The laser finally lets me make things like they look in my head. :slight_smile: GF is opening that experience up for the world.


It changes on an almost daily basis. I don’t have insight into why though. Some days it’s pretty close, some days it’s not. I would personally prefer to have the ability to place things with numeric positioning because optical/drag and drop is just not accurate enough.

I’ve gotten lucky and had pieces land with sub-mm accuracy to where I wanted them to. But if I started and engrave, closed the browser, then tried to do another one exactly on top of it, it’s basically impossible unless you hack the UI.

Scaling is another example. If you scale or even rotate something you will never get it back the same exact size or rotation. There is currently no size, position, or rotation information given to the user. So nothing is repeatable currently, unless you make all the settings in illustrator as to scaling/rotation etc. kinda undoes the whole align via camera part of the laser though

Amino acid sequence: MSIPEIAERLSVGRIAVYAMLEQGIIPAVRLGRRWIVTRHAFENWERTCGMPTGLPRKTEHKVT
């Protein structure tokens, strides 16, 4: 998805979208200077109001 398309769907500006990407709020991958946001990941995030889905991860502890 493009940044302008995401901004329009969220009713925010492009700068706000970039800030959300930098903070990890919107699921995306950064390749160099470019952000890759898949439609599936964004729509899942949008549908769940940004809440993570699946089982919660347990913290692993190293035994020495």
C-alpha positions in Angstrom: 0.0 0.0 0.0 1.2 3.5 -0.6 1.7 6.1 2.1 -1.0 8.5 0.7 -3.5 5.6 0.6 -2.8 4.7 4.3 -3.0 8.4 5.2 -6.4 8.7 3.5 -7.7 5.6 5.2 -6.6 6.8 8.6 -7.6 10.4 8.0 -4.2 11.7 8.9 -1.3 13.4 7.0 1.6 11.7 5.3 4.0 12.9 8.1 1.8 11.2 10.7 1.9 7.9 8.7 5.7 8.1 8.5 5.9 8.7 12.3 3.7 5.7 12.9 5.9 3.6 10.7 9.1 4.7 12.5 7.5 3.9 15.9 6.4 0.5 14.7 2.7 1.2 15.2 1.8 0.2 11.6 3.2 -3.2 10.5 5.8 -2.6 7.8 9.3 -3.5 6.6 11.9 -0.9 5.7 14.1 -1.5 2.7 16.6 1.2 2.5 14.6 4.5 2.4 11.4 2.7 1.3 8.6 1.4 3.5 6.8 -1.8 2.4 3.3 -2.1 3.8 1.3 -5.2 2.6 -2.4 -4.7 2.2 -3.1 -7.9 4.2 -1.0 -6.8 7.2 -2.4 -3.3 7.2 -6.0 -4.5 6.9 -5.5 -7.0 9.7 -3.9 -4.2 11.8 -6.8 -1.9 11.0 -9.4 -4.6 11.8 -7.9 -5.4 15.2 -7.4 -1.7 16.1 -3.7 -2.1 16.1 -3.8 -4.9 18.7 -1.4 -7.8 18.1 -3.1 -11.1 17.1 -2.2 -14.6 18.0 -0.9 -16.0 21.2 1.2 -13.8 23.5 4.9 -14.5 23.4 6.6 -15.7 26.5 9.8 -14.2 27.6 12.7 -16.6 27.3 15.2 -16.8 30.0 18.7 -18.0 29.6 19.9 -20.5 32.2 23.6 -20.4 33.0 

Totally agree. But what about pass-through and two-sided cutting? How can those possibly work without super accurate alignment?


Head camera is the only way they are going to be able to do that reliably from what I’ve seen. The fact that the camera they are using for placement on material is attached to the lid is just going to give too much variance to be reliable for those type of things IMO.